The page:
In the photos, you can see most are sorted by color but there are a couple cubbies that contain glitter and metallic wool felts of different colors, so those are by kind and not color. You can see I've also got stacks of felt on top of the cubbies that are not sorted yet. And you can't see the scattered pieces of felt all over the rest of my messy studio.

As I work, I pull rolls of felt and stash them in a Raskog cart (I love those things) near my desk, then after I’m done with the project they get rolled back up and tidied away into the cubbies again. Eventually.

I'm also asked if I always soak/air dry the felt first before storing the rolls. The answer is yes and no. Many times I put shipments of felt straight into a bucket of water to soak and air dry before sorting it into the cubbies, just so I have that out of the way. But I also have a lot of felt in my stash that hasn't been pre-soaked, so I indicate the difference by tying the roll with string.

I do not bother separating the 100% wools from the blend wools. I can usually tell by size/feel/appearance what is blend and what isn't, so that hasn't been an issue thus far.

If the scraps are too small to tuck back inside of the roll, I stuff them into this old wooden Coke crate. I always keep usable felt scraps! As you know, many of my patterns have very small pieces, so small scraps come in handy.

OK, on to ornament storage:

Nothing fancy, y'all. I just use these white plastic Sterilite drawer units from Wal-Mart. Pretty simple. My studio is climate controlled, of course, and the drawers are located in a part of the studio which is protected from direct sunlight. 

I have the drawers organized by series. They are deep enough to accommodate the ornaments so they can lay flat in one layer, protecting all the details and fragile bits. Six of the drawers are dedicated to the Twelve Days series because I have lots of samples of those, but my other two ornament series are ever expanding. I also store my Snow Birds and Flora Needle Books here.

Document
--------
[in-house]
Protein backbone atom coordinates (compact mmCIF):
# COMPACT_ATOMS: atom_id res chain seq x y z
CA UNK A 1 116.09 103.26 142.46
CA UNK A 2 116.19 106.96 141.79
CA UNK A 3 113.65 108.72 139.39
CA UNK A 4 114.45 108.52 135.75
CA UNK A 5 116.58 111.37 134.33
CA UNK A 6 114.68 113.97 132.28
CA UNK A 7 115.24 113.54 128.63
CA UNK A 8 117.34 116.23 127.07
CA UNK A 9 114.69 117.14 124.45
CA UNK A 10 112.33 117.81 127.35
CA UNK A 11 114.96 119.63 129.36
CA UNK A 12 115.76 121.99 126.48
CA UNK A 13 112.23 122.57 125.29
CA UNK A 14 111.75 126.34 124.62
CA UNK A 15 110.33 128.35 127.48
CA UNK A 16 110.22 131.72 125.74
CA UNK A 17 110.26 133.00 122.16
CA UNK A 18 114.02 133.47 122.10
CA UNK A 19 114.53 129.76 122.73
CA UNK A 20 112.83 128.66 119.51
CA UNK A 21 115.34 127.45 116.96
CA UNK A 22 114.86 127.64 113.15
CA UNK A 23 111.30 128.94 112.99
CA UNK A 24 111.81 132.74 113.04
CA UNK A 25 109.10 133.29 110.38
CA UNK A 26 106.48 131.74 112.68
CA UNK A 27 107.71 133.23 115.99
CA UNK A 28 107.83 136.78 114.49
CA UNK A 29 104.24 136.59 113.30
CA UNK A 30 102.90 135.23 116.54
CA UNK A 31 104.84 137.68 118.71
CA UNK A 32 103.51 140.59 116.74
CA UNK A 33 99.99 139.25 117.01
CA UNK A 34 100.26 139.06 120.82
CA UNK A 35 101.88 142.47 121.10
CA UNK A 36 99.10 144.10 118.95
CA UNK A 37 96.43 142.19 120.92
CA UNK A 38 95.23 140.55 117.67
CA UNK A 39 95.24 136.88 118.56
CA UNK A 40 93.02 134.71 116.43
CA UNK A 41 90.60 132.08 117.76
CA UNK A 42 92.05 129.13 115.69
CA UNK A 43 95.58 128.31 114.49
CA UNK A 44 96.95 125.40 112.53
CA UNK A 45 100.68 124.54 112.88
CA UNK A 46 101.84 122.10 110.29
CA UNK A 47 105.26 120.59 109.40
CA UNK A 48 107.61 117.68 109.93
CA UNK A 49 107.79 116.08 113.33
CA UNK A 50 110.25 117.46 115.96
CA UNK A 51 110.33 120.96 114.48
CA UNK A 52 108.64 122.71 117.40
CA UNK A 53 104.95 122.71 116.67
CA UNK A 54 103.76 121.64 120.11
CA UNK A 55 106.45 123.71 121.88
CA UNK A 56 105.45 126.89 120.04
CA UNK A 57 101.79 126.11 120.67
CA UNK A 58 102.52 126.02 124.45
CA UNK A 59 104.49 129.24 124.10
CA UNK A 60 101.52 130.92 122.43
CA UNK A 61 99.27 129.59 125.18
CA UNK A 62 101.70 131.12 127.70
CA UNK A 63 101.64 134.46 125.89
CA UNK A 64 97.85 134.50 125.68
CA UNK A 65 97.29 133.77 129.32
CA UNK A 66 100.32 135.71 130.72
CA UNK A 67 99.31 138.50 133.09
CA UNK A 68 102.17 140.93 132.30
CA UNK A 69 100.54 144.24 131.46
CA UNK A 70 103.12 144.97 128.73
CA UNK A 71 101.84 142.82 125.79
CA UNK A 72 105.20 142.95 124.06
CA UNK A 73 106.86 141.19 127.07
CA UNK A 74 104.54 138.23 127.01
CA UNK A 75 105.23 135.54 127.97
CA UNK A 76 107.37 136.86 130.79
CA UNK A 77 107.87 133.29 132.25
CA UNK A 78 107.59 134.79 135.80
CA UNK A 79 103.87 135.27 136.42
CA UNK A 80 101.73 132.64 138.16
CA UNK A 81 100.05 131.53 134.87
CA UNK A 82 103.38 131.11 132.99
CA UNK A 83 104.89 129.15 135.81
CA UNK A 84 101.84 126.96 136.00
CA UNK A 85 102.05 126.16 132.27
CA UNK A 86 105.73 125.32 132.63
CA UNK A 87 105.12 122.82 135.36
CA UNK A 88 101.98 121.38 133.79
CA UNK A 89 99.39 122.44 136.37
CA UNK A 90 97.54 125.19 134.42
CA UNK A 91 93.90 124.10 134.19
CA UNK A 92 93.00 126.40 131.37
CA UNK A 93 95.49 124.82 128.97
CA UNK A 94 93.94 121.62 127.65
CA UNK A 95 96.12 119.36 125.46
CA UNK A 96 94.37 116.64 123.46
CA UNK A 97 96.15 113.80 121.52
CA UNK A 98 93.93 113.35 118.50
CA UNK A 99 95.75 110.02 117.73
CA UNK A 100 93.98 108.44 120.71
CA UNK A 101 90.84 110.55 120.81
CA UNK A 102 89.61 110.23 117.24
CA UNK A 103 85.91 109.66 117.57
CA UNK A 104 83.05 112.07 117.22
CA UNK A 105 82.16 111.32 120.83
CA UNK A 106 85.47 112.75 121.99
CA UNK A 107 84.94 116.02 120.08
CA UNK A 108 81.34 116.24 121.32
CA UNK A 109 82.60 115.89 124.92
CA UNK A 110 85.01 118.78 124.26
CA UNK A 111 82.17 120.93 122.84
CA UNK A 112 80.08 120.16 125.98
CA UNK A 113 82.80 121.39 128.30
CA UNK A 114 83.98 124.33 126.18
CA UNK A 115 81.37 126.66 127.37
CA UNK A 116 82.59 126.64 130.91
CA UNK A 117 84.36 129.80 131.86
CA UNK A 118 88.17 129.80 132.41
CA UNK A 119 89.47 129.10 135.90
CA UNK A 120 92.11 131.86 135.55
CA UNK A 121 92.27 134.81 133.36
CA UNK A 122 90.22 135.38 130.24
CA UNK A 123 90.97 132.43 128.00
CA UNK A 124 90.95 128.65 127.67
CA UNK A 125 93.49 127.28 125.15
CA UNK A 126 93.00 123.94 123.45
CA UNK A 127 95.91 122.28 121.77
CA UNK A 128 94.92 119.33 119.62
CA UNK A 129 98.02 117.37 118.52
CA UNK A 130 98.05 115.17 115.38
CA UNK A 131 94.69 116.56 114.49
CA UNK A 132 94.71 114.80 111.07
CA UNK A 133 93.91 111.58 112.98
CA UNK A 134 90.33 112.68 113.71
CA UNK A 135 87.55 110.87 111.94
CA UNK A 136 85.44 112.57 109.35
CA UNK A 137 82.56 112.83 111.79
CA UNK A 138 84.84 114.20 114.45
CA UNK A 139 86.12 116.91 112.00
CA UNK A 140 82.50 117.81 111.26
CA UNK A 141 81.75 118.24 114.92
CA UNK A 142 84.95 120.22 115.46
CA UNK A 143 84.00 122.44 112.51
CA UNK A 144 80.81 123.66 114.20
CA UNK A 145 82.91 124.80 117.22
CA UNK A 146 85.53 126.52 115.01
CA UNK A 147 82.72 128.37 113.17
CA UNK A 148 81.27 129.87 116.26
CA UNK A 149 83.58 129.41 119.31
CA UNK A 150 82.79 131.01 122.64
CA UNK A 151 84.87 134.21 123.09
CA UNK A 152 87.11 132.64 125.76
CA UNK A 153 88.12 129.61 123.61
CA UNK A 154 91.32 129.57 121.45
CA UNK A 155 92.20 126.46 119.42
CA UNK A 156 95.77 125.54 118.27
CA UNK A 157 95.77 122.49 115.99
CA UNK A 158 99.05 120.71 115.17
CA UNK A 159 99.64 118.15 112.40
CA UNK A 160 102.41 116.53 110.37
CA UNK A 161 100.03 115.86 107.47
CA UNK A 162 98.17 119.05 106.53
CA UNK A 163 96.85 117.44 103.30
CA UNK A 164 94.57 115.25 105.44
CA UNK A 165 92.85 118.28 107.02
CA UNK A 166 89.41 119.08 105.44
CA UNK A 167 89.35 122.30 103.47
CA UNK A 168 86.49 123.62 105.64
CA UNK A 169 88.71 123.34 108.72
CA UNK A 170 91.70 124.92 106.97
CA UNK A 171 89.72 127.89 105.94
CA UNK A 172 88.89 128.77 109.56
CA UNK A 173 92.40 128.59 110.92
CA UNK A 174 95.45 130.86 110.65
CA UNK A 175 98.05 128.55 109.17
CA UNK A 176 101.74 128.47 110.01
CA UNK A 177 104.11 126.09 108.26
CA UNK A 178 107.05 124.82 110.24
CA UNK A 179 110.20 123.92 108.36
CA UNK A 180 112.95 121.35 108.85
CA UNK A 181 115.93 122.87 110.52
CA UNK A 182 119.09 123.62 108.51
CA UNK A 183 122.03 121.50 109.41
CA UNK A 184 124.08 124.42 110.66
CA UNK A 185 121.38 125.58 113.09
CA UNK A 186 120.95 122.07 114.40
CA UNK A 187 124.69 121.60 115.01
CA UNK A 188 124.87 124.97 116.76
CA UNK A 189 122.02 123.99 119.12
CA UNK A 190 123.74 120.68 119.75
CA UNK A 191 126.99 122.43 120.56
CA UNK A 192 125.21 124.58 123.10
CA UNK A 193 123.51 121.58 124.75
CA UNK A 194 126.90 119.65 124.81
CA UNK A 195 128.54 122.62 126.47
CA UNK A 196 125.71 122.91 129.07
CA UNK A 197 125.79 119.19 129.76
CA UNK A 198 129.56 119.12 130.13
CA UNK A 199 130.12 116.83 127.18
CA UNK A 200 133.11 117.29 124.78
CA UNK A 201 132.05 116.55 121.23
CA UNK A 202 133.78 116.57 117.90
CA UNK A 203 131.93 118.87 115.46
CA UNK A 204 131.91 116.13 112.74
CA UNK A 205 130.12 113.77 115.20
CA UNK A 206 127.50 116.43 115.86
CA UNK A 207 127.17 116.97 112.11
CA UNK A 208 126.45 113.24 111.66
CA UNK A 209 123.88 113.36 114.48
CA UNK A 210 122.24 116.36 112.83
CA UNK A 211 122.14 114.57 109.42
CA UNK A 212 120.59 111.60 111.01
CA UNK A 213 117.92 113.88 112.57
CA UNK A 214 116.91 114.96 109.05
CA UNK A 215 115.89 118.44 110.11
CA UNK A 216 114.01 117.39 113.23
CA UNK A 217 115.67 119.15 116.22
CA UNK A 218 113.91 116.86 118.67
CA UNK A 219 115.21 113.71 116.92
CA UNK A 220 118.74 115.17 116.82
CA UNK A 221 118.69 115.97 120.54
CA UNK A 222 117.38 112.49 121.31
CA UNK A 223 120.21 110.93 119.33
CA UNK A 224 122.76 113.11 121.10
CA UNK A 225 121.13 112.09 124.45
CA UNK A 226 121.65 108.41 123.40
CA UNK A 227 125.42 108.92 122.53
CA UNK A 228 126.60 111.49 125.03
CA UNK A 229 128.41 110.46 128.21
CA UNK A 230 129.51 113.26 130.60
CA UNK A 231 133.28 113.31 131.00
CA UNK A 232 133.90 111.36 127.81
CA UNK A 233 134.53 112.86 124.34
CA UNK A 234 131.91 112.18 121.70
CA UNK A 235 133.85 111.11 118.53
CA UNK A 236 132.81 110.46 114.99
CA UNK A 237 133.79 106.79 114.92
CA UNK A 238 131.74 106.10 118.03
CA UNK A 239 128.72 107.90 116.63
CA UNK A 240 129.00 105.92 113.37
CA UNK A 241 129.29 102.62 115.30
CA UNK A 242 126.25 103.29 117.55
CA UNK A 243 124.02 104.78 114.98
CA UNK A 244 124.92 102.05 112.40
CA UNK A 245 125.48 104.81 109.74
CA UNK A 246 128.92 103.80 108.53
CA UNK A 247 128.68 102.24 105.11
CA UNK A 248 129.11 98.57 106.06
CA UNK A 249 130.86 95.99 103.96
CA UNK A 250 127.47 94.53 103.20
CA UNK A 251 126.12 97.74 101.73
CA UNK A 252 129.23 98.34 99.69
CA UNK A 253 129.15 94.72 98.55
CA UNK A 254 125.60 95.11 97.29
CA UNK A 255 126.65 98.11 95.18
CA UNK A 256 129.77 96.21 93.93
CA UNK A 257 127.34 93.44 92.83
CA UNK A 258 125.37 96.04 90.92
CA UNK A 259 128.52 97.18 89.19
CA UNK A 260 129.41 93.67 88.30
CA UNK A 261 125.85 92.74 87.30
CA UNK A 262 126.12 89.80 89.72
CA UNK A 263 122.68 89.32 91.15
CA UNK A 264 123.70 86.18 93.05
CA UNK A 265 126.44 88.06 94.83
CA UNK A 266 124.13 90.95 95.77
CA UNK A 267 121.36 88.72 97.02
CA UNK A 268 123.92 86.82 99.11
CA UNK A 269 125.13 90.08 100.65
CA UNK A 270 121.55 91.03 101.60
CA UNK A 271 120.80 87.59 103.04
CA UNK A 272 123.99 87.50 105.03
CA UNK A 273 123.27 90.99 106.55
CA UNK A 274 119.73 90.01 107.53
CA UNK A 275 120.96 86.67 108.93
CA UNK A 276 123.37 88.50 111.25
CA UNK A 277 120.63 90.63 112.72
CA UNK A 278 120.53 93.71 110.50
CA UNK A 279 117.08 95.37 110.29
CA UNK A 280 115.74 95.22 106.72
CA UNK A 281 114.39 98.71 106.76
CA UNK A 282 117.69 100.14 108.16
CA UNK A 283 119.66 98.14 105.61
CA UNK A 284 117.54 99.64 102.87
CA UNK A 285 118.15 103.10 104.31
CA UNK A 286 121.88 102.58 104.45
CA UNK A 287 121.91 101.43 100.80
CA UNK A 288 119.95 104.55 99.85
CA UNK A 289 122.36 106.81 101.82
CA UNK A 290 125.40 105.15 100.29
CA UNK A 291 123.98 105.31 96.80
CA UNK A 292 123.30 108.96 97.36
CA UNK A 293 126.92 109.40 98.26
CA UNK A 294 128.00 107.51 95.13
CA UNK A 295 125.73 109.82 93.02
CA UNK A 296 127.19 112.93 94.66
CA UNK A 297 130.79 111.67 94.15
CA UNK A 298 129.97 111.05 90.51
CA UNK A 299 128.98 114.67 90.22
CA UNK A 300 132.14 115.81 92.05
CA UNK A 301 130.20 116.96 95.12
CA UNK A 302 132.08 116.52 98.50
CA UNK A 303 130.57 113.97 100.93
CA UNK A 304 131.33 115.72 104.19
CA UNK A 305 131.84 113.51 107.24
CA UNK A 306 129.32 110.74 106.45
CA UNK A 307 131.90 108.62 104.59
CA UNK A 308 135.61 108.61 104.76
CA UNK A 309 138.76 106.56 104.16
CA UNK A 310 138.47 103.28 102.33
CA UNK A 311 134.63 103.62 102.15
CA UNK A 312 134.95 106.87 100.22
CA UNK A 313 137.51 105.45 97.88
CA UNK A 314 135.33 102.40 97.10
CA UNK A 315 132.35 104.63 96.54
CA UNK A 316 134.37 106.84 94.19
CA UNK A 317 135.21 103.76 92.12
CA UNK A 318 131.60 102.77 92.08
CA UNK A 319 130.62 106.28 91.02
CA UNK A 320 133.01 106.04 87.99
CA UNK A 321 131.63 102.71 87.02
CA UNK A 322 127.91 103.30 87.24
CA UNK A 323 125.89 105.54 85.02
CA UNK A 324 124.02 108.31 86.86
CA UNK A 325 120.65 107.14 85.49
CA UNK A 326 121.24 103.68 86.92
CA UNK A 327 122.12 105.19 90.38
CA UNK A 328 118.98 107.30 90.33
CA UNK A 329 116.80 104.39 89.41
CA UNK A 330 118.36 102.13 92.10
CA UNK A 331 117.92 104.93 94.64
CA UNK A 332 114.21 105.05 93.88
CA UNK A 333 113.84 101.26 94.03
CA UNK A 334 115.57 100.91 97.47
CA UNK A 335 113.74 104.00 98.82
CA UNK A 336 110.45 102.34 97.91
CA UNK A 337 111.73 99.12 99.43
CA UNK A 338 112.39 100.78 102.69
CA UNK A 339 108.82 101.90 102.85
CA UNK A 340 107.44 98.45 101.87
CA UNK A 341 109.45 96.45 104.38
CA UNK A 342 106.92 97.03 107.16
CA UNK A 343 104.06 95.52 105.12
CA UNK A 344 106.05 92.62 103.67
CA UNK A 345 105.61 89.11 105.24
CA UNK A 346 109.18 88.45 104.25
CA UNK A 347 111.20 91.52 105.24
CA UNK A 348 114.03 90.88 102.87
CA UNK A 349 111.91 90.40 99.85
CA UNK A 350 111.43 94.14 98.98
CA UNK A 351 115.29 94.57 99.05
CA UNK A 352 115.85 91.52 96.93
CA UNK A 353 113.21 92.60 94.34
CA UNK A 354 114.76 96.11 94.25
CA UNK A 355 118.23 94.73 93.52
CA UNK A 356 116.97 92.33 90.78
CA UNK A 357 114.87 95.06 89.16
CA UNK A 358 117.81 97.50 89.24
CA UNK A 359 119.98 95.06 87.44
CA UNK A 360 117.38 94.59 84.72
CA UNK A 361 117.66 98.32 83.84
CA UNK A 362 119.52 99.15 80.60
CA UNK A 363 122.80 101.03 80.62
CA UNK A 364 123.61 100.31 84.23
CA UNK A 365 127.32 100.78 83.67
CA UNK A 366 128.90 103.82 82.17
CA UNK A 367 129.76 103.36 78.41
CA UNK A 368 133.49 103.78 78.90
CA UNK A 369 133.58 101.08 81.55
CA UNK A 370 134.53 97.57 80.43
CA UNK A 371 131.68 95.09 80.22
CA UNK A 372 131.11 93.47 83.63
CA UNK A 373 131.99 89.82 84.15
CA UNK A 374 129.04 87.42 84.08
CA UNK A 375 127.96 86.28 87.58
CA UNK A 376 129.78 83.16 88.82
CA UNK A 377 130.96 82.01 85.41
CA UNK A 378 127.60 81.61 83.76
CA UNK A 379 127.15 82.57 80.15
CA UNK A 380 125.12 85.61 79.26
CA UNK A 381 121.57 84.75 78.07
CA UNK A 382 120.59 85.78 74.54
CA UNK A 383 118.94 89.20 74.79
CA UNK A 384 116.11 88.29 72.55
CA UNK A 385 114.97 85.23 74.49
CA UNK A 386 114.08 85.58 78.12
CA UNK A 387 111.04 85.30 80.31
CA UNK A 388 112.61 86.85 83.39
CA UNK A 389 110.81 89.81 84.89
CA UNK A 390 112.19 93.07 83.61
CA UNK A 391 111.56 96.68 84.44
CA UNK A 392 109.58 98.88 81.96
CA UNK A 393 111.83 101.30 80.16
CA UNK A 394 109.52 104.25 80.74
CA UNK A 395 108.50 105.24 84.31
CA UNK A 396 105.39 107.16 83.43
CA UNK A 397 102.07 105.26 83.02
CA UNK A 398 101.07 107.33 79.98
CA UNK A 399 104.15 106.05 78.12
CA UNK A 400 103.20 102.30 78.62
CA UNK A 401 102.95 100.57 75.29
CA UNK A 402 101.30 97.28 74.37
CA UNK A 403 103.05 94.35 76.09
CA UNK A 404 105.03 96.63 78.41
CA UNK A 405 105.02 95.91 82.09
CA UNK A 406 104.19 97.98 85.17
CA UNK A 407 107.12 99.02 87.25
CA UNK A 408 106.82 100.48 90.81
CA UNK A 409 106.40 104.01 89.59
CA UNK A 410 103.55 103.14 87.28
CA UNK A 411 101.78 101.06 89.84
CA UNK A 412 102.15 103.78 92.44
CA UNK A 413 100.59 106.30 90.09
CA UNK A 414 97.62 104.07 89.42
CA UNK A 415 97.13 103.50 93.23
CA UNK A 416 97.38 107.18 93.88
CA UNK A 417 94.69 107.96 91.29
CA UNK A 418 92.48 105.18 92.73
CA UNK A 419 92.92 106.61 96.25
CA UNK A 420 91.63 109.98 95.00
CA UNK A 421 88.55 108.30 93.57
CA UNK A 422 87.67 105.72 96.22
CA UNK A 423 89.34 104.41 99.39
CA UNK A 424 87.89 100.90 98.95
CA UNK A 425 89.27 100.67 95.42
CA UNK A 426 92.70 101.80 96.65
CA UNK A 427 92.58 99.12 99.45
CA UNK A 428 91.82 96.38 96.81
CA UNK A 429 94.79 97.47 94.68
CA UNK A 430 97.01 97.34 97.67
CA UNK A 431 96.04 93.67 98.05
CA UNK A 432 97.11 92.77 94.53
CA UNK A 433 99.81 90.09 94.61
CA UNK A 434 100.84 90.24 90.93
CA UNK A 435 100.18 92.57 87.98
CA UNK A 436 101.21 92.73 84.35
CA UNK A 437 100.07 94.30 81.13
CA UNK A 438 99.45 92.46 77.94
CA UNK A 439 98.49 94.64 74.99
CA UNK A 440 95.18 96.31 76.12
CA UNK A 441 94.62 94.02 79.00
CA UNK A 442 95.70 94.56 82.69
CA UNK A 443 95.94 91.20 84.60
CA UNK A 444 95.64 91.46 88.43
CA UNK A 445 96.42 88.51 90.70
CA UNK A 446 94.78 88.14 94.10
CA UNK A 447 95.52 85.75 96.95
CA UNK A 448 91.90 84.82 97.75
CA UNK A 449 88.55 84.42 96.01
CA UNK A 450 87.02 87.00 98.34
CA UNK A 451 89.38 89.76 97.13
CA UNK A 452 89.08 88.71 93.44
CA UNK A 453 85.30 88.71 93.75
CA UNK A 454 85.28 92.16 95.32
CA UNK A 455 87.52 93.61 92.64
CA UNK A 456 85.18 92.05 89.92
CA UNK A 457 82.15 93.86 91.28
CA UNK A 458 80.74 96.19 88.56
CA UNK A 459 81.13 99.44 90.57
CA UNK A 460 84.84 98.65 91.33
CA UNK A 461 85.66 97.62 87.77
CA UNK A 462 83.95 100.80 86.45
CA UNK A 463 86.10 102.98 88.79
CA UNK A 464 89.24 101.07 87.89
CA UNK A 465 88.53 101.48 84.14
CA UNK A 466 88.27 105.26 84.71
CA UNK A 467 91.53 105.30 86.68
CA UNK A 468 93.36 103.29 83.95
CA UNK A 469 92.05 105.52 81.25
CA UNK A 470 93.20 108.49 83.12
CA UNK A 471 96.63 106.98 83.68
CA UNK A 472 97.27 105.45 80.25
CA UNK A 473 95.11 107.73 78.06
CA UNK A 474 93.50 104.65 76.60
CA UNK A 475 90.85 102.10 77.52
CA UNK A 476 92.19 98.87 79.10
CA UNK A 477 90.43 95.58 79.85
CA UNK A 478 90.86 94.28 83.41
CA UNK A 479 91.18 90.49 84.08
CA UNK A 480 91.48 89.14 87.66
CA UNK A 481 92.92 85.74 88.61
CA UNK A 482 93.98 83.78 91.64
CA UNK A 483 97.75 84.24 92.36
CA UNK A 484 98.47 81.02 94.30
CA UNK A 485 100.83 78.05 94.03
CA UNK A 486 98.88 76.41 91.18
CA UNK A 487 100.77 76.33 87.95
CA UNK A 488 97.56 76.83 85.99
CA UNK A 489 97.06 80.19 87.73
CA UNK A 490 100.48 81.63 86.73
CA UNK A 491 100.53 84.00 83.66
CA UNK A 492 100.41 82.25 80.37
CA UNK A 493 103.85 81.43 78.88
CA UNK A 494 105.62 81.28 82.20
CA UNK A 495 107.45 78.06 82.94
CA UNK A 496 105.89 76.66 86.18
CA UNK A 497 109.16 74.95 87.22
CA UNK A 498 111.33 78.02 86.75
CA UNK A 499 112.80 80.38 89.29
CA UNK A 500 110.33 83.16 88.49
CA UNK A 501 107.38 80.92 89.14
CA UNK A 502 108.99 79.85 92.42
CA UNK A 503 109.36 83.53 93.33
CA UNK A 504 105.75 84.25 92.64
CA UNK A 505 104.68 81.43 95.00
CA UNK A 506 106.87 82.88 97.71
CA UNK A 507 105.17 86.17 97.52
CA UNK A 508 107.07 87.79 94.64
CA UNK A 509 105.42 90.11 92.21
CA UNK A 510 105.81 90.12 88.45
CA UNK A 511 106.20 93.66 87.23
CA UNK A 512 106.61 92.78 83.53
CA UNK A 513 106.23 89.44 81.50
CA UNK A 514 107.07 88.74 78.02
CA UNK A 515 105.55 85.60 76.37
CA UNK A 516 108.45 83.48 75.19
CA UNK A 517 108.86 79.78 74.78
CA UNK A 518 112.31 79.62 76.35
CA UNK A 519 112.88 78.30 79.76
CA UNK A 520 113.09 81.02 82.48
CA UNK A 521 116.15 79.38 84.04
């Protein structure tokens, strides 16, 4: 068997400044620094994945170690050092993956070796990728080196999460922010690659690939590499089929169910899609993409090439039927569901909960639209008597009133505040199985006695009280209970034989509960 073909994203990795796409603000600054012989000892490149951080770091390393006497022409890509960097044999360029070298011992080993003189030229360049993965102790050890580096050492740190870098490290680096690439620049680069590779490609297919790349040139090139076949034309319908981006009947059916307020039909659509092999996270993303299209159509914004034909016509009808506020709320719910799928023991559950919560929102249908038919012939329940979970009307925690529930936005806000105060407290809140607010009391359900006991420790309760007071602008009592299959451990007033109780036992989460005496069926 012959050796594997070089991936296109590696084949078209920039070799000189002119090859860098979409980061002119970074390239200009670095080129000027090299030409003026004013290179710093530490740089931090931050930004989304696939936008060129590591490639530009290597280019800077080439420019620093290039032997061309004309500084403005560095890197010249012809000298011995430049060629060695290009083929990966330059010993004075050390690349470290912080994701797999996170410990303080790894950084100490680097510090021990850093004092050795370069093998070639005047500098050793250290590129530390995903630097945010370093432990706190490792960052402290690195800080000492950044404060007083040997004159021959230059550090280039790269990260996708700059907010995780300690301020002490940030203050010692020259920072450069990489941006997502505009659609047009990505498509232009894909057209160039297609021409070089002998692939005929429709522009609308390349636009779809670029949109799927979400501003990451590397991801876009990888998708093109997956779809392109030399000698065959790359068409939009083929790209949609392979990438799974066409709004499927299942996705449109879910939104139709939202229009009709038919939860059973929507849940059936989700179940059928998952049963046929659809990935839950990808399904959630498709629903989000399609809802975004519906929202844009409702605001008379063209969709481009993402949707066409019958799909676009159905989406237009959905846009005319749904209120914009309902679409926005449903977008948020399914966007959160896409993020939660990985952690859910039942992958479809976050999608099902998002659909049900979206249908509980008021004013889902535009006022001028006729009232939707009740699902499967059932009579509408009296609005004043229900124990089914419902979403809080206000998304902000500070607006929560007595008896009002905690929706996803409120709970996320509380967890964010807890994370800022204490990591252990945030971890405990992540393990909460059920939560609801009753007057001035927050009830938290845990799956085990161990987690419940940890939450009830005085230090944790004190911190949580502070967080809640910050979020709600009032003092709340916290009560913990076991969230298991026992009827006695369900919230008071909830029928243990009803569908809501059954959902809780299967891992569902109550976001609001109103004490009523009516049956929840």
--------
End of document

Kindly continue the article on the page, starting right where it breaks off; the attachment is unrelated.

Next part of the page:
Getting a little crowded in some of the drawers. These are samples of All Through The House and Not Even A Mouse. My Ebenezer drawers are pretty empty at the moment, because I'm in the midst of a new pattern. So I have most of my Ebenezer samples hanging from a bulletin board and OttLite near my train wreck work area, seen below. I use them for design/color inspiration while I'm working on the new design and samples.

And you can see the LodeStar Tree Topper samples sticking out of a pencil holder on the shelf over my work table. They are too large to go in the Sterilite drawers, so I need to figure out a great way to store them. Probably will end up hanging them inside my studio closet. 

So that's how I manage my felt stash and ornament samples! I hope this post is useful to you in your own organizing. :-)

Monday, January 8, 2024

top nine 2023

A little late to the new year party thanks to the flu virus, but here are my #topnine posts from 2023, as far as IG likes go. It was a very creative year for me, and that is exactly how I like it. I'm looking forward to more new designs in 2024, and I hear you that more beginner-friendly designs would be welcome. That's on my list. Also on my list is finally kicking this residual cough. Gah! I hope you guys are having an awesome (crafty) January.